Scientists have created a "minimal cell" with just 473 genes—such work could have huge benefits beyond biologyby / April 4, 2016 / Leave a comment
How many genes does it take to make an organism? One answer has just been supplied by researchers at the J. Craig Venter Institute (JCVI) in La Jolla, California, among them biotech entrepreneur Venter himself. They have created a “minimal cell” christened JCVI-syn3.0, based on the bacterium Mycoplasma mycoides but with a tailor-made, synthetic genome stripped of what seem to be all superfluous genes to leave just 473 of them. In the popular but somewhat misleading metaphor, you might say that these cells run on just 473 instructions.
I say “one answer” because there is nothing definitive about this number: it’s just the smallest viable genome so far identified. The question is probably ill-posed, since it depends on what you mean by “life.” Many viruses have much smaller genomes than JCVI-syn3.0, but they are not really autonomous living entities, depending instead on their ability to hijack the genetic machinery of the host organisms they invade.
And when the notion of a minimal cell like this was discussed at the first international meeting on synthetic biology (the engineering of “artificial” organisms) at the Massachusetts Institute of Technology in 2004, I asked the question how far it could be expected to go before an organism would become irredeemably frail through loss of all its defences against the slings and arrows of nature. I was told that certainly there was a risk of ending up with an organism that died “the moment you looked at it.”
JVCI-syn3.0 doesn’t do that. It seems to thrive, given the right nutrients and environment: a colony doubles in size every three hours. The JCVI scientists, led by the formidably gifted biologists Clyde A. Hutchinson and Hamilton Smith, stripped down the M. mycoides genome by trial and error, having first discovered that their attempts to design such a genome on the drawing board didn’t work. “Our current knowledge of biology is not sufficient to sit down and design a living organism and build it,” Venter admitted to Science, where their work is published.
So instead they developed methods for chopping up the bacterium’s genome and removing segments piece by piece, allowing them to see which genes were essential and which were not. Their starting point was not natural M. mycoides but an earlier “synthetic” version, called JCVI-syn1.0. Five years ago Venter’s team showed that they could chemically synthesize this modified version of the M. mycoides genome and insert that DNA into a related bacterial species emptied of its own genome, thereby converting the host cells into a different (and arguably “artificial”) organism.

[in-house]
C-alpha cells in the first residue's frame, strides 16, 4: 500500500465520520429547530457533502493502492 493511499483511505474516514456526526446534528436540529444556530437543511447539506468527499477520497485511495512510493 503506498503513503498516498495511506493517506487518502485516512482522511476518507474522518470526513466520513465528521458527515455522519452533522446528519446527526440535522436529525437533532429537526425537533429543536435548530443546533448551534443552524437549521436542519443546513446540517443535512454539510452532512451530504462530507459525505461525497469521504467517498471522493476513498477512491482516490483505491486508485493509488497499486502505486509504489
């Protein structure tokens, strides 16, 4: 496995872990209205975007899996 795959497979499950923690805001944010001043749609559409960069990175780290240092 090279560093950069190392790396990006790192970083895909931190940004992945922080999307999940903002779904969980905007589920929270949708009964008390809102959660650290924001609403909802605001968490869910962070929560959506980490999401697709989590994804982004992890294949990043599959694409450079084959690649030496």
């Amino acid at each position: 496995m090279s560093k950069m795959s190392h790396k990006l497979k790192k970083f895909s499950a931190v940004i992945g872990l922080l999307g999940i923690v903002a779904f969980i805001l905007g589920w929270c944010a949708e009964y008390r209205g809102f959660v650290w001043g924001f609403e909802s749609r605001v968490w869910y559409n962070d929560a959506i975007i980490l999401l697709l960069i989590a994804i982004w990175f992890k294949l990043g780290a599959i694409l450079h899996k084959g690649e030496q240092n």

As well as exploring fundamental questions about the minimal genetic requirements for life, the JCVI scientists hope that a minimal cell will have practical uses. One of Venter’s motivating visions is to redesign bacteria and other relatively simple organisms (such as yeast and algae) so that they generate useful chemicals and materials—hydrogen or hydrocarbon fuels, for example, or raw ingredients for making materials and medicines. Vats of such organisms might then be cultured for an environmentally friendly form of chemical processing, much as some drugs (like insulin) are already made from genetically modified bacteria. The value of a minimal cell here is that it is much easier to do design and engineering with a simplified organism rather than having to juggle with larger, ungainly genomes in which many of the genes aren’t strictly necessary for the task in hand. In this way a minimal cell could supply a general-purpose “chassis” for making bespoke organisms with all kinds of useful functions.
That’s a bold and, some would say, inspiring vision. But there’s a sobering message from JCVI-syn3.0 too. The trial-and-error method of selecting genes led to a genome with 149 genes—about a third of the total—that have a function currently unknown. That was no doubt a big part of the reason why Venter’s attempts to design from scratch failed: you can’t hope to build a device if you don’t know what all the components actually do.
On the one hand this might seem like a simple gap to plug. Just as we don’t yet know what many of the genes in the “fully decoded” human genome do, so even for a small organism like M. mycoides we haven’t yet figured out the role of every gene. It’s just a matter of getting round to looking. Perhaps that will indeed prove to be the case: we will come to understand the role of these mysterious 149 genes one by one, and will then stand back and say “Ah, of course! That’s why they’re needed.”
But it’s also possible that it won’t be quite that simple. We might find instead that, even if some kind of biochemical role can be assigned to all 473 of JCVI-syn3.0’s genes, it won’t be at all obvious why this particular combination, and not some other, is viable. We might discover that the design principles for a living organism can’t readily be deduced from a bottom-up consideration of their component parts, any more than we can understand how birds flock by studying them individually. The viability even of the simplest known cells like Mycoplasma might turn out to depend on rules operating at a higher level, among the interactions between different genes. That would make life an emergent phenomenon not deducible from even a comprehensive understanding of its separate components. Personally, I suspect this will be the case.